The higher international passenger service charge (PSC) of RM73 at klia2 for passengers flying to international destinations beyond the Asean region starting next year, is not to save Malaysia Airports Holdings Bhd’s (MAHB) financial position, its managing director Badlisham Ghazali said.
Dismissing Member of Parliament for Petaling Jaya Utara Tony Pua’s claim that the increase was to offset MAHB’s losses on klia2 operations as baseless, he said instead the airport operator recorded a sevenfold net profit in the third quarter of this year compared with the same period a year ago.
MAHB's net profit for the third quarter ended Sept 30, 2017 jumped more than sevenfold to RM79.69 million from RM10.68 million previously following strong earnings growth, driven by higher passenger movements and encouraging commercial turnover.
Badlisham said currently foreign passengers accounted for 75 percent of international departure statistics at klia2 against 25 percent Malaysians.
"Hence, the facilities at the second terminal provide convenience to passengers who are largely foreigners. It is high time that the PSC rate at klia2 is increased as airport tax abroad is generally higher than that of Malaysia.
“So, it is from this PSC collection that will be used to upgrade facilities at MAHB's airports," he said, adding that in fact, the PSC increase from RM50 to RM73 at klia2 is the same amount as that of other airports providing international services such as Penang, Kota Kinabalu, Kuching, Langkawi and Senai.
"This is what many quarters had overlooked, if the services and facilities at klia2 are not comparable to KLIA, why then international passengers feel that airport facilities in Penang, Kota Kinabalu, Kuching, Langkawi and Senai are far different from that of klia2 but they have to pay the same charges,” he told Bernama.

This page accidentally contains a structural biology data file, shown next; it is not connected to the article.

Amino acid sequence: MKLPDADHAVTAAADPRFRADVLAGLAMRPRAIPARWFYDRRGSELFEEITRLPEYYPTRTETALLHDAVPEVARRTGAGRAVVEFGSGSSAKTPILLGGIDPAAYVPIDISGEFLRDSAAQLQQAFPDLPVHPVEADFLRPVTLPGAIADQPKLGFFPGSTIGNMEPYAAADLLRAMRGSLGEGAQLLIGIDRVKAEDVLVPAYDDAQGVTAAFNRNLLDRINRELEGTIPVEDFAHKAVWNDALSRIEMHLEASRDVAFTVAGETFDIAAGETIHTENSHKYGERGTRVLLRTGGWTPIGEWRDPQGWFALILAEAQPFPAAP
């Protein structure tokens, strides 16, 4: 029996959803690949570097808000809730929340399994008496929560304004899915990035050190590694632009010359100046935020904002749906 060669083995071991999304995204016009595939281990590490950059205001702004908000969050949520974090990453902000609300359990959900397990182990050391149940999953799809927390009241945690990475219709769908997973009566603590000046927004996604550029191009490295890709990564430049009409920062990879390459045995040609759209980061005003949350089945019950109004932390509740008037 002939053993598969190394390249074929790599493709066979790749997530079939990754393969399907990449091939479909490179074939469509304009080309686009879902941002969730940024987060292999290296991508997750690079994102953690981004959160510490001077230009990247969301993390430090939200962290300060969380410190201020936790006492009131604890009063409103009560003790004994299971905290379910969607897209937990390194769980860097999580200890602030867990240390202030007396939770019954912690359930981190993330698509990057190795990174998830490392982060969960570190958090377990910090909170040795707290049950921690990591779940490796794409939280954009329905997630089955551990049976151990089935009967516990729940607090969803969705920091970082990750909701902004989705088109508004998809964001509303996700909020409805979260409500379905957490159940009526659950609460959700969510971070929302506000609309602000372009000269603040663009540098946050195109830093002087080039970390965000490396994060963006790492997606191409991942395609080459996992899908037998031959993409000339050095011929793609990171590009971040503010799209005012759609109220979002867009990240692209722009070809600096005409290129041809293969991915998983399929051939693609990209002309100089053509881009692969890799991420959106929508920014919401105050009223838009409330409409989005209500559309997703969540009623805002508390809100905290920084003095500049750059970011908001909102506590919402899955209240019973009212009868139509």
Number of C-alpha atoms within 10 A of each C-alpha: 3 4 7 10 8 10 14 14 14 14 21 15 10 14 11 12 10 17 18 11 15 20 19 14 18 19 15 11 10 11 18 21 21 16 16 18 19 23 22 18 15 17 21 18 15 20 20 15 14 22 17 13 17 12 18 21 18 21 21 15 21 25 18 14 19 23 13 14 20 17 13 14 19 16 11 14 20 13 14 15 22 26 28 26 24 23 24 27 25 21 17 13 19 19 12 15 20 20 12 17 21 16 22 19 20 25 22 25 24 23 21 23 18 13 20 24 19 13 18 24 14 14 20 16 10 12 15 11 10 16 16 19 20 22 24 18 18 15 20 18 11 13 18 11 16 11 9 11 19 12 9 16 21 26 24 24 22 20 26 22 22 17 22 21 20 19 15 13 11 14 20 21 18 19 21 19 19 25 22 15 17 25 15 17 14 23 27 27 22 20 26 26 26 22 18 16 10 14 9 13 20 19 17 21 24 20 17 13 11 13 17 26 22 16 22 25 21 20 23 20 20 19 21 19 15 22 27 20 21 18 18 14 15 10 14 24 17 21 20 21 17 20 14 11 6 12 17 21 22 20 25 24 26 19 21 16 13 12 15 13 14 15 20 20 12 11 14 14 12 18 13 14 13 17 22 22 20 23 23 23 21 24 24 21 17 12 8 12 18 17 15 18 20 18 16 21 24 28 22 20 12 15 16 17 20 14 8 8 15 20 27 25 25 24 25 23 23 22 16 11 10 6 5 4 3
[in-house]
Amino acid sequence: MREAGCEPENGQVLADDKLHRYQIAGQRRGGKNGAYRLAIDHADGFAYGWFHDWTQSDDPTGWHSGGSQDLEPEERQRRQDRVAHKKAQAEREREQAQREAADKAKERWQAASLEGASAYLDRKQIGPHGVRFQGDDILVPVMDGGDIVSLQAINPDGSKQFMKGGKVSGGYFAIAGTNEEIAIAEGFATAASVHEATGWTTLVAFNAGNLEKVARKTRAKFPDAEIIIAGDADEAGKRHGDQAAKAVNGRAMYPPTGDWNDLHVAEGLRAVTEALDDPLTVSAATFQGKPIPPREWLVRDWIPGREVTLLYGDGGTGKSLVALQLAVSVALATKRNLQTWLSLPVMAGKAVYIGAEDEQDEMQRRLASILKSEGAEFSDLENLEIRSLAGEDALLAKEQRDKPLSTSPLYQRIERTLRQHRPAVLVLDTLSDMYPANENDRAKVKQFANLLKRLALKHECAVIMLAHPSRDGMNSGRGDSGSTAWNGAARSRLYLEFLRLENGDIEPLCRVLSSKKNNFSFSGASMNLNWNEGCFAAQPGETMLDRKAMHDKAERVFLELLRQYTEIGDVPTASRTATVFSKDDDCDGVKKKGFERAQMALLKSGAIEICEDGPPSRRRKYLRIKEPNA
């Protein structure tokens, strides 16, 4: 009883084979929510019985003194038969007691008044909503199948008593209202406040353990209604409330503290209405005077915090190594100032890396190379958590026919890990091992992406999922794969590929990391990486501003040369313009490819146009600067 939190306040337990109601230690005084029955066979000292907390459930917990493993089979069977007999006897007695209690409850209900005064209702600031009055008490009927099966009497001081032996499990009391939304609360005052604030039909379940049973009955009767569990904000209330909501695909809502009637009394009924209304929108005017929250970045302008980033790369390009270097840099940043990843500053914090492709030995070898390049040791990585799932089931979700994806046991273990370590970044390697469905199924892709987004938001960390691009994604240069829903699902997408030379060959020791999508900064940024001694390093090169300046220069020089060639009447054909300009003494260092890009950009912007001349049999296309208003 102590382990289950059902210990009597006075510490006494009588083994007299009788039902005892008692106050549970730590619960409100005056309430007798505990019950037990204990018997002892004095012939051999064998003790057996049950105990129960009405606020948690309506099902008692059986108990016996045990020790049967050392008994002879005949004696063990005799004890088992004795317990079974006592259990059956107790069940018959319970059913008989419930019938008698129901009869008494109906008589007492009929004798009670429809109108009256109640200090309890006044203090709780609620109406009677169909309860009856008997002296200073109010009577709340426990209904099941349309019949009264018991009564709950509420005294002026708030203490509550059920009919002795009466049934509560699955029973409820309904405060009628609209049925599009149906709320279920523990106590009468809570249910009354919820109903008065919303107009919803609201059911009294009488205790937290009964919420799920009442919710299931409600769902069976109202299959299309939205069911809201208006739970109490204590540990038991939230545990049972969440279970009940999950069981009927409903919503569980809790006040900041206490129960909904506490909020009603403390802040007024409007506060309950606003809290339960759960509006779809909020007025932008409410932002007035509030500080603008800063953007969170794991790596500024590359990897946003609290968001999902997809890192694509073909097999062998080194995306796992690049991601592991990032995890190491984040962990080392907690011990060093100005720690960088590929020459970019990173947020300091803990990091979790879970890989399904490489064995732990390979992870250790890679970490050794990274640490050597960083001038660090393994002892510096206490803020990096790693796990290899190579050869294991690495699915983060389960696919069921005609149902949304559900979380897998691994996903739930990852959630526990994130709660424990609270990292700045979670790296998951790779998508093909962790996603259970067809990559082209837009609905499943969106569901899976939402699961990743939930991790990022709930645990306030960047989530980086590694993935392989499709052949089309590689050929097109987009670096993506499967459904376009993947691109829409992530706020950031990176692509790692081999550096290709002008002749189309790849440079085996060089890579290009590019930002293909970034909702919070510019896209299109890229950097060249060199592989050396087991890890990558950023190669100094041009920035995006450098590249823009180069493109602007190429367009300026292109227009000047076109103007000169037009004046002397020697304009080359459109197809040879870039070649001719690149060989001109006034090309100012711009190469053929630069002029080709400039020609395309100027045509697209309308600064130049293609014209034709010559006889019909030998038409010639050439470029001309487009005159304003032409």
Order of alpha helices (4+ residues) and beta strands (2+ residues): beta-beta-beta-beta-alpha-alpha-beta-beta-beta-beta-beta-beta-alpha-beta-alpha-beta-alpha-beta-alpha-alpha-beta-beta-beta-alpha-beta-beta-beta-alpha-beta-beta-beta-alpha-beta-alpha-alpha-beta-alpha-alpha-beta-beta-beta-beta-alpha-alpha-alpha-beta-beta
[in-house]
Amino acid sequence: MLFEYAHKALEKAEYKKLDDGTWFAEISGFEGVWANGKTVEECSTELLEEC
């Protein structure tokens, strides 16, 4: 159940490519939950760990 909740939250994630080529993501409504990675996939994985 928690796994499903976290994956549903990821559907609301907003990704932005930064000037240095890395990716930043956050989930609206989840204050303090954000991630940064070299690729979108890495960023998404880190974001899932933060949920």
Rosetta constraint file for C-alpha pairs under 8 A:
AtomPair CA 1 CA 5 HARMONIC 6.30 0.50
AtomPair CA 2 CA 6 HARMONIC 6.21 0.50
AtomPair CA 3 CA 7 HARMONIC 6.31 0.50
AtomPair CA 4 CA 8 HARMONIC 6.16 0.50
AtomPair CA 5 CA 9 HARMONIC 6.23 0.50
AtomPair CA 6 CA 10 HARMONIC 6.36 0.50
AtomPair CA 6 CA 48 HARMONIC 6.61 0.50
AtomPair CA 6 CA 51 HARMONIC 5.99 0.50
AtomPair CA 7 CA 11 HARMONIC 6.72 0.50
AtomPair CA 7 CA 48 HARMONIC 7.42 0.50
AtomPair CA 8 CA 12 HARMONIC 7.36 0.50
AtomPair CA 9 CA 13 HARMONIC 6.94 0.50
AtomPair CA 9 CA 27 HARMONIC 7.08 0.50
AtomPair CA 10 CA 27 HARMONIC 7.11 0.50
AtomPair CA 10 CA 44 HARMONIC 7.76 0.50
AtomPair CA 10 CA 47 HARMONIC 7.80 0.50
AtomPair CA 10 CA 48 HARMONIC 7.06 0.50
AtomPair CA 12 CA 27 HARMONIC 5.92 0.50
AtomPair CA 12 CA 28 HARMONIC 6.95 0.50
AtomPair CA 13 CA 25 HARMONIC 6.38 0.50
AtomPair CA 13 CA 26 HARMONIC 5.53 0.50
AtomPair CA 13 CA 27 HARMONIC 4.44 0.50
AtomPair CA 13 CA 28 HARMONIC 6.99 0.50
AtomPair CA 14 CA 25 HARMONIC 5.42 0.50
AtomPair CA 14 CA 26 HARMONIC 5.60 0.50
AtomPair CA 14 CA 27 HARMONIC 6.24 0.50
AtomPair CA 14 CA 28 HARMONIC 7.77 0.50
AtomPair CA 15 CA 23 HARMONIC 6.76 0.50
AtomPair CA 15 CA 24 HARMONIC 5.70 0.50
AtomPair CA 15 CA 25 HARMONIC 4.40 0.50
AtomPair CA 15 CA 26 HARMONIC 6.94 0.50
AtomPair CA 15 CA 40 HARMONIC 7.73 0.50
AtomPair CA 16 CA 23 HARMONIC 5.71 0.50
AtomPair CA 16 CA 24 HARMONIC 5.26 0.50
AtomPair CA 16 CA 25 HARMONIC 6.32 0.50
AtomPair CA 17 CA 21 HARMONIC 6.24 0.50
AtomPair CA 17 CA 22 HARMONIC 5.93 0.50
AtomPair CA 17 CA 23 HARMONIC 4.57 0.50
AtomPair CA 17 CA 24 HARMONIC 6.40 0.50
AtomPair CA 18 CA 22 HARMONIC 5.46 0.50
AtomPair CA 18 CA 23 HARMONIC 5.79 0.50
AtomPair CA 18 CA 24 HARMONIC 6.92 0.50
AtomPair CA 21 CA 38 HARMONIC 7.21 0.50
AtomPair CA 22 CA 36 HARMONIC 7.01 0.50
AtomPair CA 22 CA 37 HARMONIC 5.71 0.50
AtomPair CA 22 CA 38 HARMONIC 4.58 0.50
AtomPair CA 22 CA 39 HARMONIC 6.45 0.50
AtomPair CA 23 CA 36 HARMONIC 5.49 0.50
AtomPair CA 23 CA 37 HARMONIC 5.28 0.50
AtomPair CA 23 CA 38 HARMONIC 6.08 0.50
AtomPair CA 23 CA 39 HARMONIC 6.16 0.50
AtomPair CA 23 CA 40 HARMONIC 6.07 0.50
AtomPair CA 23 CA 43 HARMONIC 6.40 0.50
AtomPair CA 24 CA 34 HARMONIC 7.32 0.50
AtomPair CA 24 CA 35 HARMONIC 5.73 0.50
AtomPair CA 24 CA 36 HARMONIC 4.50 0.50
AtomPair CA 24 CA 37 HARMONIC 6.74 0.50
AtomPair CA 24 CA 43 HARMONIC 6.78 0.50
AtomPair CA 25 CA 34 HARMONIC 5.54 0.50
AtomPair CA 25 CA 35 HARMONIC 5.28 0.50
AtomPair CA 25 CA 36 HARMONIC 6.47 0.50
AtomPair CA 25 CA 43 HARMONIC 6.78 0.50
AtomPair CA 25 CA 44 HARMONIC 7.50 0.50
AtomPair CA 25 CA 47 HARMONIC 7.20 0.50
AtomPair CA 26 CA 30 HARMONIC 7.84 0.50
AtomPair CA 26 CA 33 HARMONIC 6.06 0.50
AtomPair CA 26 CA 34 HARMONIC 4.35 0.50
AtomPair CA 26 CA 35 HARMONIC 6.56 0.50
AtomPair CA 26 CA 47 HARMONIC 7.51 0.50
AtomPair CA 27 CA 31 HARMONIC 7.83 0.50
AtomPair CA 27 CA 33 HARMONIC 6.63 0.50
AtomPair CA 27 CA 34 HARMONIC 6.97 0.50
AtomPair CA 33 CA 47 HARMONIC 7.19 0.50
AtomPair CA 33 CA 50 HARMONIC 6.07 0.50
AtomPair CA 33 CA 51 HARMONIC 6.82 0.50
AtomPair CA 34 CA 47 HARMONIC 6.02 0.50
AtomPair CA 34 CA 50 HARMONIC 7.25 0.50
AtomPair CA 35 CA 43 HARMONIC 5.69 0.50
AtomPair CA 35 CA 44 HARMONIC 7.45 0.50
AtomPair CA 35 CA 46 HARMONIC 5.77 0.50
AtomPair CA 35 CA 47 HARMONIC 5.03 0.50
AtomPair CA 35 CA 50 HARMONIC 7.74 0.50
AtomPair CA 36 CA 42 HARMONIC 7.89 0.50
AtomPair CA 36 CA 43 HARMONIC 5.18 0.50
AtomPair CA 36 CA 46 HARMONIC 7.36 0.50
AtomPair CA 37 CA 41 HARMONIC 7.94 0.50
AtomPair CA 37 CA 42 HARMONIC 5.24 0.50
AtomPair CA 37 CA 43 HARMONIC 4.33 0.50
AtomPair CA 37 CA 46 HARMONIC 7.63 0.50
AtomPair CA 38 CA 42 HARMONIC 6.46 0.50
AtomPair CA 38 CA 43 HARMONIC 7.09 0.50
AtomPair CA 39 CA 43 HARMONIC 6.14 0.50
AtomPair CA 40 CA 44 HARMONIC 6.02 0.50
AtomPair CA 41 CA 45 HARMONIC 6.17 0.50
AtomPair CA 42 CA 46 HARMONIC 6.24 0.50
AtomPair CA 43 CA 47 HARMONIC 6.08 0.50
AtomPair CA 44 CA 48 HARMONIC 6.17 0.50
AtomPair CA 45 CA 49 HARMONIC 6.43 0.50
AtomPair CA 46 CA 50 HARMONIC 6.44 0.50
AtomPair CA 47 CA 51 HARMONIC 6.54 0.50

The Malaysian Aviation Commission (Mavcom) recently announced that the revised PSC would be applicable to tickets issued from Jan 1, 2018, marking an equal rate for all airports in the country to all destinations (the rate revised since January this year).
For domestic and Asean countries, the rate remains at RM11 and RM35 respectively for all local airports, thus benefitting largely Malaysians.
Badlisham said the PSC rate equalisation did not violate the International Civil Aviation Organisation’s principle of non-discriminatory pricing at airports which stated that "airport users, including airlines should not be charged for any unused facilities”.
On the other hand, the policy is about different models of airport operations, he added.
"In Malaysia, under our agreement with the government, we use a cross-subsidisation network model in managing 39 airports in the country by imposing a uniform charge. However, we still do not impose any charge on airport facilities which are not used by airlines, for example, aerobridges.
"So far, less than 10 out of 39 airports in Malaysia under Malaysia Airports are making profit.
“However, unprofitable airports are important in providing a connecting network for people such as the 18 Short Take-Off and Landing airports in the interior of East Malaysia used by more than 150,000 people a year.
“So, if we do not use the network model, passengers may have to pay high charges at unprofitable airports or the government will have to bear high subsidies to ensure the availability of transport networks for all Malaysians,” he said.